Conclusions Several subitems demonstrated moderate-to-strong correlations with auditory measures, indicating that these auditory measures are relevant to the QOL. A lack of relations with other subitems suggests a need for the development of objective measures that will better capture patients' hearing-related obstacles. Clinicians may use information obtained through the NCIQ to better estimate real-world performance, which may support improved counseling and development of recommendations for CI patients.


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For adults with severe-to-profound hearing loss, cochlear implants (CIs) are the proven standard of care. To assess functional outcomes, patients are typically evaluated using objective, open-set speech recognition tests, most commonly in quiet. Most studies confirm dramatic improvements in speech recognition performance after cochlear implantation (Gaylor et al, 2013[7]).

However, these objective speech recognition measures have been criticized as not fully capturing the benefits that the CI has for the recipient, and hearing-related quality of life (QOL) and other patient-reported outcome (PRO) self-assessment measures have been found to be useful supplements. Some of these PRO measures have included the Nijmegen Cochlear Implant Questionnaire (NCIQ) (Hinderink et al, 2000[9]), the Hearing Handicap Inventory for Adults (Newman et al, 1990[17]), and the Speech, Spatial, and Qualities of Hearing Scale (Gatehouse and Noble, 2004[6]) to assess patient’s subjective hearing performance in several functional domains, such as physical, social, and emotional functions. Indeed, in recent years, federal organizations such as the Food and Drug Administration have been placing increased emphasis on PRO measures to “incorporate the patient perspective as evidence in our decisions” and assess the impact of disease and subsequent intervention on the patient's life (FDA-NIH Biomarker Working Group, 2016[4]). Hence, there is a need for clinical centers to adopt a CI-specific QOL measure to identify key issues from the patient's perspective and target these issues directly in clinical care. To accomplish this, the PRO measure must be comprehensive (pertaining to several aspects of the patient's life as they are affected by the hearing loss) and proven valid in the adult CI population. Specifically, the NCIQ is a disease-specific PRO measure ofQOL that has been found to be reliable and valid among CI users (Hinderink et al, 2000;[9] Krabbe et al, 2000[9]), and it assesses physical, psychological, and social facets of hearing loss. The assessment was constructed by using conventional domain criteria (physical, psychological, and social domains), and subitems were developed based on interviews with CI users as well as adapted items from other widely used questionnaires. Thus, the NCIQ holds promise as one of the more valuable presently available CI-specific PRO assessments of QOL.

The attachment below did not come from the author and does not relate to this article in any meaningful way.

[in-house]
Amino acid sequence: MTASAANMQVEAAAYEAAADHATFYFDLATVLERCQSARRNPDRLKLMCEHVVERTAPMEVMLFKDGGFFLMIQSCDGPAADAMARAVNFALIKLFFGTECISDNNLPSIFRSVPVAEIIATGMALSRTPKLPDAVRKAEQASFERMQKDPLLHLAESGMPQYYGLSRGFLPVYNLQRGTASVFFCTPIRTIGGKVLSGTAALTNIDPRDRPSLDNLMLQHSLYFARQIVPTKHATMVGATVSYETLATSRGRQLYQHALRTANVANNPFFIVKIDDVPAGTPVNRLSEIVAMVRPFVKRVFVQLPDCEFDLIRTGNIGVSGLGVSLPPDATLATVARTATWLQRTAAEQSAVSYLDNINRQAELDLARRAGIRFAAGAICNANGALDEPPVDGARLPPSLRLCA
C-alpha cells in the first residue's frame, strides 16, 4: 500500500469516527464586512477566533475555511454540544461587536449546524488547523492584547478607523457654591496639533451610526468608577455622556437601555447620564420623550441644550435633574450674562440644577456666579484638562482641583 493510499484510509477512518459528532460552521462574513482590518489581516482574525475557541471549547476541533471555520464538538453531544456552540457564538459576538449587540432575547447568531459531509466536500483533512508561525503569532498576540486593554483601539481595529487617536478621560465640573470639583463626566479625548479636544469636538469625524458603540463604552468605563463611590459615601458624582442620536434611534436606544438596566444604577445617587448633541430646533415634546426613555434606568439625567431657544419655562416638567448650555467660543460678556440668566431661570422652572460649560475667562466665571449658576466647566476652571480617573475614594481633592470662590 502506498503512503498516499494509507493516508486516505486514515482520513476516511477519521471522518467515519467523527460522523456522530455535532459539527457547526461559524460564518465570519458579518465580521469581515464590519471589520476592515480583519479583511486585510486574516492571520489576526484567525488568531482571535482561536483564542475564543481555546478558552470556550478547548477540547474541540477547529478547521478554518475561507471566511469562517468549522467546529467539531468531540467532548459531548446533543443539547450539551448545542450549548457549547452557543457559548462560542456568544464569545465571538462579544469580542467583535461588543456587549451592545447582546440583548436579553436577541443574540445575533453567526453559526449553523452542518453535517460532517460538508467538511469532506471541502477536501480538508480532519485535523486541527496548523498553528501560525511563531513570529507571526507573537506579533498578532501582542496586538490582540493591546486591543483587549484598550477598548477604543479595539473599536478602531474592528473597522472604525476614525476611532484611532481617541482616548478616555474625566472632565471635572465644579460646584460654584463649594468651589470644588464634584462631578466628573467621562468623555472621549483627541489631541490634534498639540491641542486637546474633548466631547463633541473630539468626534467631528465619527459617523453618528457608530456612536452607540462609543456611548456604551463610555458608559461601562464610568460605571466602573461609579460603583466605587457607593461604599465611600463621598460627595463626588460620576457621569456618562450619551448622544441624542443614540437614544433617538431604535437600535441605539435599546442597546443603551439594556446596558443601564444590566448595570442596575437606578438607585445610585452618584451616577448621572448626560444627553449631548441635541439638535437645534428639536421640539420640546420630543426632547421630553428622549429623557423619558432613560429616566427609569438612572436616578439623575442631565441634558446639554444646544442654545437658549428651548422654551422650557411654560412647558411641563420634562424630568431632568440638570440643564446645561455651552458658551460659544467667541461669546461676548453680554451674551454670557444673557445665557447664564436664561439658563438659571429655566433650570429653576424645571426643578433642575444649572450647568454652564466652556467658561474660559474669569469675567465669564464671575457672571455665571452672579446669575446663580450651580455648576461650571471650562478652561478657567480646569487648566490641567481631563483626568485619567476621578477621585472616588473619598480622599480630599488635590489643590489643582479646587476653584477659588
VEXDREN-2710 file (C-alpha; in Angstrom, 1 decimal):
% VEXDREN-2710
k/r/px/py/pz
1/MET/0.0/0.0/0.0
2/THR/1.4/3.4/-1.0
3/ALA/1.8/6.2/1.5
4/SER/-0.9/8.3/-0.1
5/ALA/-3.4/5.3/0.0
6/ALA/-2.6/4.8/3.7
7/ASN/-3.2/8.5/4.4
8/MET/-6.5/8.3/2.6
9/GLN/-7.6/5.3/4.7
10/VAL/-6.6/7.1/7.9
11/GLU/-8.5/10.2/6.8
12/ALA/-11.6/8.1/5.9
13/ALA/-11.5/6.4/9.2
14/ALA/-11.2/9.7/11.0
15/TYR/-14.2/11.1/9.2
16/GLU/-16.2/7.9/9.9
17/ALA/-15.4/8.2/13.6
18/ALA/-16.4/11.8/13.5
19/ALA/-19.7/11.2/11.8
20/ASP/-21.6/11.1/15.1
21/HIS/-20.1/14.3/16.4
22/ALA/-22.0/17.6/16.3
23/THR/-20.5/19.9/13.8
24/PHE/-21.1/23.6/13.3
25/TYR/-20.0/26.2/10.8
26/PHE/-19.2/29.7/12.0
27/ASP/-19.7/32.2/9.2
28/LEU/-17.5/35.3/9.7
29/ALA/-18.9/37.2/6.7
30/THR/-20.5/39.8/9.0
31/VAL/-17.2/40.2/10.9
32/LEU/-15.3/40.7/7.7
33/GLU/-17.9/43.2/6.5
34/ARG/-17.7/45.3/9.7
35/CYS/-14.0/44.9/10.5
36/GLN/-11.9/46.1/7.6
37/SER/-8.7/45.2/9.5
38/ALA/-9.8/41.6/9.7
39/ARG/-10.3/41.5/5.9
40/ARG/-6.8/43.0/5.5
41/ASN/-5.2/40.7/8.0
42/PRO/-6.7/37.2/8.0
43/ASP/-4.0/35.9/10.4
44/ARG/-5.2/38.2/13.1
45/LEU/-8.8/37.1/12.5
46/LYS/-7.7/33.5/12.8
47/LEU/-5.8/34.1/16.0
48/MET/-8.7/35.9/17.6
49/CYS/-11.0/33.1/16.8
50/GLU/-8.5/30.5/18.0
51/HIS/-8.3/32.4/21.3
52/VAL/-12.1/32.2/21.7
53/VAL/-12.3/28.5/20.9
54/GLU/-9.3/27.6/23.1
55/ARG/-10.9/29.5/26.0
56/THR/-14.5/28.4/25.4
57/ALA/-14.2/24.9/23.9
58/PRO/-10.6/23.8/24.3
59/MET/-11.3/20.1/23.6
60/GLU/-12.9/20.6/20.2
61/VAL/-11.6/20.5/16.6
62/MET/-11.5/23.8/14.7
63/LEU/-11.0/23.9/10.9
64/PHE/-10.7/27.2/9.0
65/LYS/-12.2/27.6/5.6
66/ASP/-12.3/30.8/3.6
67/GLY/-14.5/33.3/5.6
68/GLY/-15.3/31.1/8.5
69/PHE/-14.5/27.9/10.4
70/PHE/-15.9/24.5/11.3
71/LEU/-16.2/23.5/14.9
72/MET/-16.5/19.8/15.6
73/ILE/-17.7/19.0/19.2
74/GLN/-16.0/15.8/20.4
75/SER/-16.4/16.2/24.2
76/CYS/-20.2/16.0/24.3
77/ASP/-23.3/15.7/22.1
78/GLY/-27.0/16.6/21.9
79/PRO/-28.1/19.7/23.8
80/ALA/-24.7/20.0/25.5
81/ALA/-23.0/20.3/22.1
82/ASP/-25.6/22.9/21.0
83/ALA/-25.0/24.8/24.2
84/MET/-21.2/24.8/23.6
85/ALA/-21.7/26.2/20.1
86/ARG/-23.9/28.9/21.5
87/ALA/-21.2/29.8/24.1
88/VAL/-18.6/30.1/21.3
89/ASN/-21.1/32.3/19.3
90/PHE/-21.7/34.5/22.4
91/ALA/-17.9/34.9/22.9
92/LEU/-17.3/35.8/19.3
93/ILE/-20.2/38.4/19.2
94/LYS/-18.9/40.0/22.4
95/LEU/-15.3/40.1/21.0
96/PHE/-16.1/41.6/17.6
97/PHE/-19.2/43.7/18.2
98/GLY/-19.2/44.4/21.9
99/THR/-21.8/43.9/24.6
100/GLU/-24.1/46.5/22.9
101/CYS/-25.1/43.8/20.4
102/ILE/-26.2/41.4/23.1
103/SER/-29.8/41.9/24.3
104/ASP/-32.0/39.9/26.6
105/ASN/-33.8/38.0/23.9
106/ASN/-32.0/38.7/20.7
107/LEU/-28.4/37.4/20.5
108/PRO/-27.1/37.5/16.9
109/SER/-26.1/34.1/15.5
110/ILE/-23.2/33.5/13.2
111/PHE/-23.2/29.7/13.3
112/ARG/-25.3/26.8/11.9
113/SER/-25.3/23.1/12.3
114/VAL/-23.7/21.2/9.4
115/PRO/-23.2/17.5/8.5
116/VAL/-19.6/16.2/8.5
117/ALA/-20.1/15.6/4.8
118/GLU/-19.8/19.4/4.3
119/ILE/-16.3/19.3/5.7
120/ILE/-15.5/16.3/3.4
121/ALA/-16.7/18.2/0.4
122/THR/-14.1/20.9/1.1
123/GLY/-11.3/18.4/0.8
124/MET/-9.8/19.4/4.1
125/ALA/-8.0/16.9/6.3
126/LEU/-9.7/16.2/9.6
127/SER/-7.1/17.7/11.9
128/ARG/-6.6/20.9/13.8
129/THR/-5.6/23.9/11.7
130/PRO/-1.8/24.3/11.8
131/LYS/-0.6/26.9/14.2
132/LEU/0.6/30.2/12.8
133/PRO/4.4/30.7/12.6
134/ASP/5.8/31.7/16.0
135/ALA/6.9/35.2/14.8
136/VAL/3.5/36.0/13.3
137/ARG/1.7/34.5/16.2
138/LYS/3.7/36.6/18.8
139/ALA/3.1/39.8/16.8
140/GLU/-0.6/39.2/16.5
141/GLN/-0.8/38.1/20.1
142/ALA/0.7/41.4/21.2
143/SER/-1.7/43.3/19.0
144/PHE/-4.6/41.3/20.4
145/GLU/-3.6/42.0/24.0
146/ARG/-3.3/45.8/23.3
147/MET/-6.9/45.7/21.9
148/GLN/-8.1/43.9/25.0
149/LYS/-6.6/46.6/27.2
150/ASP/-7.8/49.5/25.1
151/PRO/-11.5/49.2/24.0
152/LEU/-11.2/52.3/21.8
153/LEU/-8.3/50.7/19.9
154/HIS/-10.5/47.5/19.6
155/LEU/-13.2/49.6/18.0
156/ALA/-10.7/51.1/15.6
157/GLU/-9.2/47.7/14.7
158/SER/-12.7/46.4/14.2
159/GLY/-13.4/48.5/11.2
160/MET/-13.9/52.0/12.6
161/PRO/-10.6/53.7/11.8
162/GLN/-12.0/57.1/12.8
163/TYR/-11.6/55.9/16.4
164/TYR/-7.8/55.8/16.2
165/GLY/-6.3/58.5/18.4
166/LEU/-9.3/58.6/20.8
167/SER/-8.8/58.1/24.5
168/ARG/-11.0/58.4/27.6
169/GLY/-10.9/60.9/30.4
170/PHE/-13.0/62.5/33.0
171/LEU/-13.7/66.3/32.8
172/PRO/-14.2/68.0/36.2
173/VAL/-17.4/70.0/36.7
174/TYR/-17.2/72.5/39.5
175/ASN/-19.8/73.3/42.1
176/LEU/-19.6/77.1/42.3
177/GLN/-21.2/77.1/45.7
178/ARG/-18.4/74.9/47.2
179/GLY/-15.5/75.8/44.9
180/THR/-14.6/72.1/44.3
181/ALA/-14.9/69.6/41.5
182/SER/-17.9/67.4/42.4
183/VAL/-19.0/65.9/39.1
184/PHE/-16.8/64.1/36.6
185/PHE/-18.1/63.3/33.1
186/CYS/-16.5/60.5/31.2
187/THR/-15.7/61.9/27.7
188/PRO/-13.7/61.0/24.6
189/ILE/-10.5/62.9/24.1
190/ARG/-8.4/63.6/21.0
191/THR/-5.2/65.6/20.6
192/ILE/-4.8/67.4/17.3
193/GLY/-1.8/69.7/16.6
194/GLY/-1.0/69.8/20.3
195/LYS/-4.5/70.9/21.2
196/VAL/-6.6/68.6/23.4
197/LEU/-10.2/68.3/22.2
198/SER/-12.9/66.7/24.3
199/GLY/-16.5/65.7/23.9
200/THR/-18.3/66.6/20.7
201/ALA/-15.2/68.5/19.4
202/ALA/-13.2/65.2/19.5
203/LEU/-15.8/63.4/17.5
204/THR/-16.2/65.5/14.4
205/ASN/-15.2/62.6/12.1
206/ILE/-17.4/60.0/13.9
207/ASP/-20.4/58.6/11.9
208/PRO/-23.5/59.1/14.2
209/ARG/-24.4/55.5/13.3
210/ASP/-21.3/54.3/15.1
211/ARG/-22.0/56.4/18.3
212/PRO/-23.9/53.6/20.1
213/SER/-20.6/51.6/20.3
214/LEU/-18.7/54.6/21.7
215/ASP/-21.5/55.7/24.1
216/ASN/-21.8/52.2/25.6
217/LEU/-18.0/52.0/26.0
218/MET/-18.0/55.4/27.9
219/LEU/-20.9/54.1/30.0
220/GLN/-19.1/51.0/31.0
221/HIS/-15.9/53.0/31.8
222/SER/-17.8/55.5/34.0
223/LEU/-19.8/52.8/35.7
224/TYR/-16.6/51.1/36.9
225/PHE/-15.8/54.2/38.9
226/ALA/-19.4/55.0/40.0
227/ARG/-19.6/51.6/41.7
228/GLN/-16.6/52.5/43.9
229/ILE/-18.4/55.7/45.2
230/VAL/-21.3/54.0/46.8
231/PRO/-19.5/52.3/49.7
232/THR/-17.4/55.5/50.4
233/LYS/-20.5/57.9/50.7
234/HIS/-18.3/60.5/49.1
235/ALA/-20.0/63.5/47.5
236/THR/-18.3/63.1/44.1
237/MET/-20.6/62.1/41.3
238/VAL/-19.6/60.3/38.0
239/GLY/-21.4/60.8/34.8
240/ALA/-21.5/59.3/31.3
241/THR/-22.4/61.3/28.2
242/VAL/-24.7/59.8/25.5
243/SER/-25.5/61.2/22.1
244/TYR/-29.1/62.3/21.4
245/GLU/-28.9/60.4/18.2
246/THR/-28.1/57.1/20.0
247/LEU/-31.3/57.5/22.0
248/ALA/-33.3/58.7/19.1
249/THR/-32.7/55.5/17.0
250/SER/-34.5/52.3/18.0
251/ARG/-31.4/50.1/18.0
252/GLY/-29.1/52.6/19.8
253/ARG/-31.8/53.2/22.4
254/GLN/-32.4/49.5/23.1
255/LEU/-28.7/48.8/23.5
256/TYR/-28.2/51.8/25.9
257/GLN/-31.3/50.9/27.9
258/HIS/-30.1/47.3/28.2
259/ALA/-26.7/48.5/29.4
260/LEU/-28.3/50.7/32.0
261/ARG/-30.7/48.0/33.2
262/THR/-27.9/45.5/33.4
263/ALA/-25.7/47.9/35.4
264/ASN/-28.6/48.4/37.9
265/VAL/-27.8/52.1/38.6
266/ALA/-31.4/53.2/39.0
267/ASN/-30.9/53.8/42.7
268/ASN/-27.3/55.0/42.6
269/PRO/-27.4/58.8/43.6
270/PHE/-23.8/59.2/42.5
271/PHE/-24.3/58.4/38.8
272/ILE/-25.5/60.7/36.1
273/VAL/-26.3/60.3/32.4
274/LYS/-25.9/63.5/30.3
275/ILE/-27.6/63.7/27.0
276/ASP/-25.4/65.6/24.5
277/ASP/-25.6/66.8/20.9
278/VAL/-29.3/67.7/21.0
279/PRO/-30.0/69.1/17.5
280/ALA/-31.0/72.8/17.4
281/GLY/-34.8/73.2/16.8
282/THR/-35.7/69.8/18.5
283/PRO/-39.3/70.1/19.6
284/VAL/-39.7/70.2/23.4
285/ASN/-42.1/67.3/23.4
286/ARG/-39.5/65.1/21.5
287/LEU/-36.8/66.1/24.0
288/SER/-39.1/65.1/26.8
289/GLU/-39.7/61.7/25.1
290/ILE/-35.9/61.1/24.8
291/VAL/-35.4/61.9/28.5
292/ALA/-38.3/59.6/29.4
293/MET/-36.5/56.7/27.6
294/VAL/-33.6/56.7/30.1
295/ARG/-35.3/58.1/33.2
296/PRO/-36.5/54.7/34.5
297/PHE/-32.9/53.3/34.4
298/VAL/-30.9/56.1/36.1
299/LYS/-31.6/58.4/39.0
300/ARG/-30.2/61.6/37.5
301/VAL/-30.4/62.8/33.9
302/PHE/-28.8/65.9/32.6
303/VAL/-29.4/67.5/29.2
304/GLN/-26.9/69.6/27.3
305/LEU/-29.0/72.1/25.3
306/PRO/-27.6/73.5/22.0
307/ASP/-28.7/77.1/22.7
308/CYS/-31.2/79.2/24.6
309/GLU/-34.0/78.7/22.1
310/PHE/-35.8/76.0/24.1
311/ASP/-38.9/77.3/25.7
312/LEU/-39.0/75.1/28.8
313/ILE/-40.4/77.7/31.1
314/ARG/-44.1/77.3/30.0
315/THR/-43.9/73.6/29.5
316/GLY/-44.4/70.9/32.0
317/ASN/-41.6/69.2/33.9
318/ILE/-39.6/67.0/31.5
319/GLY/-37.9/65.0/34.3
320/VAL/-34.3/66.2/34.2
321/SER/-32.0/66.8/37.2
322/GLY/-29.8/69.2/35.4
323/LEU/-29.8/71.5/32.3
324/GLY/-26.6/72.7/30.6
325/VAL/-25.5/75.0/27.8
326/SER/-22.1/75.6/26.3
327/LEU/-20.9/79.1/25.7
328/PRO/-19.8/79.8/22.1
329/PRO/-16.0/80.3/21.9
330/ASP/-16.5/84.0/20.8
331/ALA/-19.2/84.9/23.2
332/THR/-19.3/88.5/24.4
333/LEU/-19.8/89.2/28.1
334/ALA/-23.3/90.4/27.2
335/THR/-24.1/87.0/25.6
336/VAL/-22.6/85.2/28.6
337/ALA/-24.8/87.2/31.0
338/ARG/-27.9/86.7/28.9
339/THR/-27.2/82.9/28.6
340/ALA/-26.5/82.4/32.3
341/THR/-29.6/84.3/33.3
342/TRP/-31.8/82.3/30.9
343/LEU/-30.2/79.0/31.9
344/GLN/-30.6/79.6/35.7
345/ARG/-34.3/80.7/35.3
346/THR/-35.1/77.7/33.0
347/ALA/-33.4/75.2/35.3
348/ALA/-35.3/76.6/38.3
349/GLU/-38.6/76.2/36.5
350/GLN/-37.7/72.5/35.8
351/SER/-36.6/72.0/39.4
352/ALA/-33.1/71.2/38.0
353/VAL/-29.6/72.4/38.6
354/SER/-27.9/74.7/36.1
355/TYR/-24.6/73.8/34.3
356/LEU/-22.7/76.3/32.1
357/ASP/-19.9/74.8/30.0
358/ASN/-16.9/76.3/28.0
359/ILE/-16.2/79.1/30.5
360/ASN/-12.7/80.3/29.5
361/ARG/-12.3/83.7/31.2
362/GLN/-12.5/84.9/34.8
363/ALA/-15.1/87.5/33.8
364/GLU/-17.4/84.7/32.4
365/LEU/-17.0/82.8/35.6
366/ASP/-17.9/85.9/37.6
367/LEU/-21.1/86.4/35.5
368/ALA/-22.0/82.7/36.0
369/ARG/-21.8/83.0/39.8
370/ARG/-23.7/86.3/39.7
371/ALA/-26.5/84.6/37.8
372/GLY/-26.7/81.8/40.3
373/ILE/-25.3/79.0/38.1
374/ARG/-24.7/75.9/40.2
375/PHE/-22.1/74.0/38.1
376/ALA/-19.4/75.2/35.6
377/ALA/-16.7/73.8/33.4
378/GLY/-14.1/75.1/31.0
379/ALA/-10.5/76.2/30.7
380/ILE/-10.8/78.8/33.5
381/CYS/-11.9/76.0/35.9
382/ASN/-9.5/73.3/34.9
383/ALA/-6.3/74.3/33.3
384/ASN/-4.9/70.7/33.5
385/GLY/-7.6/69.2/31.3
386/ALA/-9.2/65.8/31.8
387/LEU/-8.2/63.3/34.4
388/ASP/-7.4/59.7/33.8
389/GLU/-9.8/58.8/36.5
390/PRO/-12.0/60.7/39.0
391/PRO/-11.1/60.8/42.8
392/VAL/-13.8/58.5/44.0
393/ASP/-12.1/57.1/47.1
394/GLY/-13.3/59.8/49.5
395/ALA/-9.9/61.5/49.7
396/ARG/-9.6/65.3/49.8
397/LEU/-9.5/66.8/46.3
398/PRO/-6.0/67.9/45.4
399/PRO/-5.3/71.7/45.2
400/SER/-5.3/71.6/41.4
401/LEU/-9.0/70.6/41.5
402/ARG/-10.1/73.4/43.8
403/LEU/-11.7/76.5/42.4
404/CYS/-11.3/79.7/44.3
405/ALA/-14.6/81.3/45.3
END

Traditionally, objective speech recognition and subjective QOL measures do not show a strong relationship.

A meta-analysis by McRackan et al (2018)[14] indicated that of 14 articles examining QOL in adults with CIs, all studies demonstrated significant improvements in both QOL and speech recognition after implantation. However, standard speech recognition measures only showed small correlations (r = 0.20-0.26) with hearing-specific and CI-specific QOL measures.